Monday, April 20, 2009


Assalamualaikum. - article updated 20th April 2009 (malam)

Since becoming interested in gold, I've had differing opinions about e-gold. Actually, my opinion on the matter isn't important. What is important, is whether e-gold agrees with Islamic economics.

Have you noticed the words "Islamic economics" are never used, rather, the words "Islamic principles" are used in their place? I don't think this is simply a 'language' issue, but is done so by careful selection.

Today’s economic system, including that which claims to be "Islamic", is not what the prophet was exposed to. Neither is it a system he endorsed - If I am wrong, please let me know.

Shouldn't we be reluctant to believe that the economic system we have today, is simply because, as it is claimed, human society has 'developed'. Surely that poetic claim is illegitimate? The reason being: the act of buying and selling has never changed. It's a fundamental of human society.

Further, our "Islamic banking" didn't emerge during the history of Islam. No! It is the child of a non-Islamic mother. Isn't it the case that modern day banking was looked upon by Islamic eyes, leading to 'Islamic explanations' and interpretations of Islam to declare it (albeit with modifications) as being "Islamic". Has this child simply been given an Islamic name?

Isn't this why the term "Islamic principles" i.e. interpretation based (to which we are entitled to ask whose interpretation?) is used instead of "Islamic economics", i.e. the clear sunnah of the prophet?

So what of e-gold? Of course e-gold never existed in the time of the prophet, and so, as argued earlier, it shouldn't be classified as "Islamic economics" but as being in the realm of "Islamic principles" instead.

We should ask: "Is e-gold just a modernism that is questionable on Islamic grounds?" and does Allah(SWT) give us ley-way here for e-gold? Please note: I'm distinguishing e-gold from trade involving real actual physical gold,

I ask this question after having the privilege of attending an excellent talk yesterday by Dr. Ahamed Kameel [profile] at the Al-Hunafa' Association, Taman Tun Dr Ismail. Dr. Kameel proposed e-gold (backed by real gold in a custodians vault) as a method of trading. He mentioned 'swipe-card' local transactions and implied internet transactions. Dr. Kameel strongly and repeatedly recommended people to obtain physical gold also.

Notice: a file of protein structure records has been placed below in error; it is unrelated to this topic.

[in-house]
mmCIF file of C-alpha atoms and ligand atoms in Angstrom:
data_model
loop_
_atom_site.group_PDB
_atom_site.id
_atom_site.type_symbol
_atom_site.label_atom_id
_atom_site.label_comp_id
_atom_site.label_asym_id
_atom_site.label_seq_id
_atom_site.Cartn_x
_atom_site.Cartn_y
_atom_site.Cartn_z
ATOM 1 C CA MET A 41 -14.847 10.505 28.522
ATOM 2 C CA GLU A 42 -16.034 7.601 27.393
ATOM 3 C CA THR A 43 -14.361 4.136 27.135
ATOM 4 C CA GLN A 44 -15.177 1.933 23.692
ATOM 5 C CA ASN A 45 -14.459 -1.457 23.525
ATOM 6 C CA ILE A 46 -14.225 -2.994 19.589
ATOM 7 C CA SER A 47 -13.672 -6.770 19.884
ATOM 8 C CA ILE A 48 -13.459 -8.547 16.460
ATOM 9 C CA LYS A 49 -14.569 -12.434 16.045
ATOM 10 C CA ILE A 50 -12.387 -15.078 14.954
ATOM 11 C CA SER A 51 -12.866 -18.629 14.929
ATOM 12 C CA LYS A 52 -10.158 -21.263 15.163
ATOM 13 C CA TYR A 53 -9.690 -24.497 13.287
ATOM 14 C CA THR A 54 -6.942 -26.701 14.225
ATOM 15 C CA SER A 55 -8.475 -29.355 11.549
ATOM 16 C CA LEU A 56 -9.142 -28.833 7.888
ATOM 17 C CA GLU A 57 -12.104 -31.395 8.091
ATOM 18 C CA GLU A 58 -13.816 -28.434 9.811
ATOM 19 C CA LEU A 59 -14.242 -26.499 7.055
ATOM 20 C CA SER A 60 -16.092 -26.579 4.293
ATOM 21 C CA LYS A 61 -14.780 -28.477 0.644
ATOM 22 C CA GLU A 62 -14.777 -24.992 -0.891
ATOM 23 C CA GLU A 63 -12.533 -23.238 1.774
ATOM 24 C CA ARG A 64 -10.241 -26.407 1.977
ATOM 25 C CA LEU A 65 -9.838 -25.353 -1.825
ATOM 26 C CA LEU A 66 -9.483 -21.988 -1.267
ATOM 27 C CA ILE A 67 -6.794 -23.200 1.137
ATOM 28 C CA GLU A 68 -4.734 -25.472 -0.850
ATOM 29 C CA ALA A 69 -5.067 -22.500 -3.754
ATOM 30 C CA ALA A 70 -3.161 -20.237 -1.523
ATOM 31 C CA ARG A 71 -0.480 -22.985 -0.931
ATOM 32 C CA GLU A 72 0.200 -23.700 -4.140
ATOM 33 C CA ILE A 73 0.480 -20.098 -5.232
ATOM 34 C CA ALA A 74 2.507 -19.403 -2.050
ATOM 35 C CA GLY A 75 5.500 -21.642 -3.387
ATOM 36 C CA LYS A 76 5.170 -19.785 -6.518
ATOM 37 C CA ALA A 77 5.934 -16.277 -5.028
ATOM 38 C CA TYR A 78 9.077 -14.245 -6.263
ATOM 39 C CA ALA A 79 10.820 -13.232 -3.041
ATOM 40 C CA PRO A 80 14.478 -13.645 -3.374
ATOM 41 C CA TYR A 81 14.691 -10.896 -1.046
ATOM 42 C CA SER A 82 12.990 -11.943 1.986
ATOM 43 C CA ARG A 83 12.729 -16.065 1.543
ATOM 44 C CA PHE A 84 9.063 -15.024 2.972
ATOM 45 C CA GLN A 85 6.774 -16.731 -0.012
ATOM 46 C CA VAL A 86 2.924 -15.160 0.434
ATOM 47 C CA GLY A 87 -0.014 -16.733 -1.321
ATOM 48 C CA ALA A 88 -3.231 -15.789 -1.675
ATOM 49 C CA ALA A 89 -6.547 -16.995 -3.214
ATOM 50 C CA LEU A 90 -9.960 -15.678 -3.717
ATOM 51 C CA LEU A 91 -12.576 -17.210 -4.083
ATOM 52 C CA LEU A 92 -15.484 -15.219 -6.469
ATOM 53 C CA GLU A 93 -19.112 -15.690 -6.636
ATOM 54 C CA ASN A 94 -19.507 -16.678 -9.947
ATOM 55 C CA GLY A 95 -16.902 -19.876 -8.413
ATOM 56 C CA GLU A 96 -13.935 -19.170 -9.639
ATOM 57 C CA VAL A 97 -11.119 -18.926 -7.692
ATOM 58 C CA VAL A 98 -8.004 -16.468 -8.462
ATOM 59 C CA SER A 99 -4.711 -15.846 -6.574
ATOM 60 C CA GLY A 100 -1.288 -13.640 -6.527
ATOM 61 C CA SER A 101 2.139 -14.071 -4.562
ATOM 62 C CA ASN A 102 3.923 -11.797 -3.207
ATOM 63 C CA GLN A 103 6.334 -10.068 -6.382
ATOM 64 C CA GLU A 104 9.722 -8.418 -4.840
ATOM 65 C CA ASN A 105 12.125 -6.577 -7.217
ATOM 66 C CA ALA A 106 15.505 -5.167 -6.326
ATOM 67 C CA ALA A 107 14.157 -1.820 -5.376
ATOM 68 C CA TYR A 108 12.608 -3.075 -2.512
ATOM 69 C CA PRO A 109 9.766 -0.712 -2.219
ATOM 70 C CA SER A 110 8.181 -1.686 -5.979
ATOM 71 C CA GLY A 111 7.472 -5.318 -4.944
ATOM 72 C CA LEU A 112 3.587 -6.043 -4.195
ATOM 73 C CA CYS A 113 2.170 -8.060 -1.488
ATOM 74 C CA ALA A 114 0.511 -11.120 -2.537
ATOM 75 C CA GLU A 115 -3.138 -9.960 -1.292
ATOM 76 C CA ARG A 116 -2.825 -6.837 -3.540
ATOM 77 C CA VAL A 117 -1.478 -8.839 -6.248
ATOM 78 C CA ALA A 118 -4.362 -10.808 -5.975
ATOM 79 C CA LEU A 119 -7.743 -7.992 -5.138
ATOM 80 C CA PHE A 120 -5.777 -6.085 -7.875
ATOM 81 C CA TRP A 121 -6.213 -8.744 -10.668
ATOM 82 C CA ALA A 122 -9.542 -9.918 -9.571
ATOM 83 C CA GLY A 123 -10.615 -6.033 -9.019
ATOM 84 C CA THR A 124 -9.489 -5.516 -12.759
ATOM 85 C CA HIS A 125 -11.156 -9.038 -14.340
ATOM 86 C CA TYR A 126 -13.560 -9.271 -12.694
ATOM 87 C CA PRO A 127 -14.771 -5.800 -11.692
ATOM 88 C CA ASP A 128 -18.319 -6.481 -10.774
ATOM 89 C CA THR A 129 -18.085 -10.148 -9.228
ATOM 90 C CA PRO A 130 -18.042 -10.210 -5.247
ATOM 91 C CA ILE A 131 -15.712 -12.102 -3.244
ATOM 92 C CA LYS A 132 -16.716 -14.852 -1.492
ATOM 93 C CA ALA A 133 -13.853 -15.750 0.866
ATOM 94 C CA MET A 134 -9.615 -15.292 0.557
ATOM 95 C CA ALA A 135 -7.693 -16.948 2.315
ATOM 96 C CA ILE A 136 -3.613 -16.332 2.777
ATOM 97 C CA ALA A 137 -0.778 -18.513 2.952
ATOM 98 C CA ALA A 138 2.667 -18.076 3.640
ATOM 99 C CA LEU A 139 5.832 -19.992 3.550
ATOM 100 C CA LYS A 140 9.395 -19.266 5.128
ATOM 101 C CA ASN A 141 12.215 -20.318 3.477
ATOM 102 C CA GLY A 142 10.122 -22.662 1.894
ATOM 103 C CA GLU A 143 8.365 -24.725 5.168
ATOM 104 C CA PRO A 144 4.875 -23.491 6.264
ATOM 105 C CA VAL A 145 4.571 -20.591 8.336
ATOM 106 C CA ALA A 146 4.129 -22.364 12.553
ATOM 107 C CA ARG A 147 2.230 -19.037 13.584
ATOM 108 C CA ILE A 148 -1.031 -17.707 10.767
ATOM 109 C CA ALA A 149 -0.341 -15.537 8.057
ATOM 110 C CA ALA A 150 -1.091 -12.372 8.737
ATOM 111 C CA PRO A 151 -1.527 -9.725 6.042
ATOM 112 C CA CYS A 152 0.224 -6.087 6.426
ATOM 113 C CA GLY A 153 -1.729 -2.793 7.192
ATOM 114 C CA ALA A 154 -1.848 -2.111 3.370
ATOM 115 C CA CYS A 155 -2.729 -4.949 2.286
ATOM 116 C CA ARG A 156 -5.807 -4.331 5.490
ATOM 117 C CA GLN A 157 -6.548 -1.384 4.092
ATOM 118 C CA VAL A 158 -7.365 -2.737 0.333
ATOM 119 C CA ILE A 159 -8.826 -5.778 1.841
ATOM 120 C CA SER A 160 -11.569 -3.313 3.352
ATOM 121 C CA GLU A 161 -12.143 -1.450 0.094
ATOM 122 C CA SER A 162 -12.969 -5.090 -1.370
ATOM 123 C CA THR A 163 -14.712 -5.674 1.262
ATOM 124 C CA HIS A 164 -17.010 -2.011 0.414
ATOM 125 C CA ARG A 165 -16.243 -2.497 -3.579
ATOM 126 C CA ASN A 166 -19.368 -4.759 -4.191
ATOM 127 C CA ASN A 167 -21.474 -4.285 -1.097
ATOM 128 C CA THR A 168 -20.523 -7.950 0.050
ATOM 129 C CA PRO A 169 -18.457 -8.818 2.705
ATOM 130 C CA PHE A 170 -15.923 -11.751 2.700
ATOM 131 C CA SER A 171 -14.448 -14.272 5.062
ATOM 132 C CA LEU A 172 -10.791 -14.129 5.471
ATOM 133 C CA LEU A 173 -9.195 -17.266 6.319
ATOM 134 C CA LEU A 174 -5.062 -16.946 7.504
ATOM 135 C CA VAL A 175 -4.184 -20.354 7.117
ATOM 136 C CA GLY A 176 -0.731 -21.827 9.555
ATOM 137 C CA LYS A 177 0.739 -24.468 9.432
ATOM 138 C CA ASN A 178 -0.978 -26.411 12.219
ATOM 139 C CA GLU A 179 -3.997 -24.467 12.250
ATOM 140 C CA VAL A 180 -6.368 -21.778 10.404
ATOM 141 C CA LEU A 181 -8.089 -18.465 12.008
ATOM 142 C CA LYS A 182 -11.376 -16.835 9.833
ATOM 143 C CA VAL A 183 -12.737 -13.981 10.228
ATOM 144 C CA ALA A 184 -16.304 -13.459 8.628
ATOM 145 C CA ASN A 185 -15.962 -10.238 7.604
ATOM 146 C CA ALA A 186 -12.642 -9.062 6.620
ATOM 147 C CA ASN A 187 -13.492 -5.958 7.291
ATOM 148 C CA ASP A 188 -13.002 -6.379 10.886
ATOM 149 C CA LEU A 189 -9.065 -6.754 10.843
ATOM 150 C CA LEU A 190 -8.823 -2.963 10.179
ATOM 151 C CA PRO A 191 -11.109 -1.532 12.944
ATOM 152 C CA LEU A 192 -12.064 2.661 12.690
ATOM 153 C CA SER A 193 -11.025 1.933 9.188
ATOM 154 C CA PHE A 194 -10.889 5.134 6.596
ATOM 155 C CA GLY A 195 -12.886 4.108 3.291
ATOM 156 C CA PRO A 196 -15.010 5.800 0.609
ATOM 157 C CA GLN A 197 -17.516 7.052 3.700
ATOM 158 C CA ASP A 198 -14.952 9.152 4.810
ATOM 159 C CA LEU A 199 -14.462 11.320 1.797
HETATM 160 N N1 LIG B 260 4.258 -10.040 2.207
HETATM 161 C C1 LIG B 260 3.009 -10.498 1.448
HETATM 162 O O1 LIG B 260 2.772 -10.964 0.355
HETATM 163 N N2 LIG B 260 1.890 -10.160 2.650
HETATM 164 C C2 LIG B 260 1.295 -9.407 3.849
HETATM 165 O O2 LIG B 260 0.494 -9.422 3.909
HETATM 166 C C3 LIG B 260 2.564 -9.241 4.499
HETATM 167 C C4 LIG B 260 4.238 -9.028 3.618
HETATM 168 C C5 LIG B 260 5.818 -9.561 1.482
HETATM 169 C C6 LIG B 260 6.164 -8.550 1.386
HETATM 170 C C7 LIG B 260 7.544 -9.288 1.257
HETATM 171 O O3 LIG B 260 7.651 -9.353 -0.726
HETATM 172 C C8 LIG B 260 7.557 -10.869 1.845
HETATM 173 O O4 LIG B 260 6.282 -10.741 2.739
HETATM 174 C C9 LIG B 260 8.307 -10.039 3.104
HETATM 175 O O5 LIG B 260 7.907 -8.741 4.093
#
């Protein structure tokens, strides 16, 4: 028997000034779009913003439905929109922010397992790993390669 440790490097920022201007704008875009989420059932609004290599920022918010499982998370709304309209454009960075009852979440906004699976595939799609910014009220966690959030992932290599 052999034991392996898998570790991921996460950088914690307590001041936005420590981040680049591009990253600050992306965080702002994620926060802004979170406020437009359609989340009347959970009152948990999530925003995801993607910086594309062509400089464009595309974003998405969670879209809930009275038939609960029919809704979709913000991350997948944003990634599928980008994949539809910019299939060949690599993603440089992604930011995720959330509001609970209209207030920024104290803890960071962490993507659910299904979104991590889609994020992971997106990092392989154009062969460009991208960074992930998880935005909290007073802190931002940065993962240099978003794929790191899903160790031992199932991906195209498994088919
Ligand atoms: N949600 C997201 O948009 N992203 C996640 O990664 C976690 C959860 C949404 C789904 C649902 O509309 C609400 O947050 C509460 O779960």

The essential questions are these:

(a) Is e-gold "Islamic economics"? - The answer is surely no (discussed earlier).

(b) Are 'Islamic principles' (the category under which e-gold falls) Islamic? - I conclude they can be, as Islam is a guide and does not address every single aspect of physical life and society. I also believe the large majority of 'official Islamic principles' are Islamic, but I am aware as to my pitiful qualification in making that assessment.

(c) Is e-gold in line with Islamic principles? It appears so. 'Fixing with gold' is the essential thing, but HOW it is fixed involves significant differences, and appearances can be deceptive. Generally, the human mind is poor at foreseeing the consequences of its actions, and Interpretation (i.e. what I described as Islamic principles) is fraught with the possibility of bid'ah (innovation). Bid'ah can take us away from the rope of Allah(SWT) so we must be very careful. [Note: there is a debate in itself, as to whether a interpretation of the Divine word can be fallible to error].

Assuming Islam can be conducted via interpretation/s, as seems to be the way the majority of the Muslim world operates, then if it yields harmony, justice and security and a rich environment of Islam to grow and strengthen in, then the interpretation probably was an allowance afforded to us by Allah(SWT). But personal bias must be put to the side, brains switched fully on and supplications given to try and predict likely outcomes before anything is embarked upon.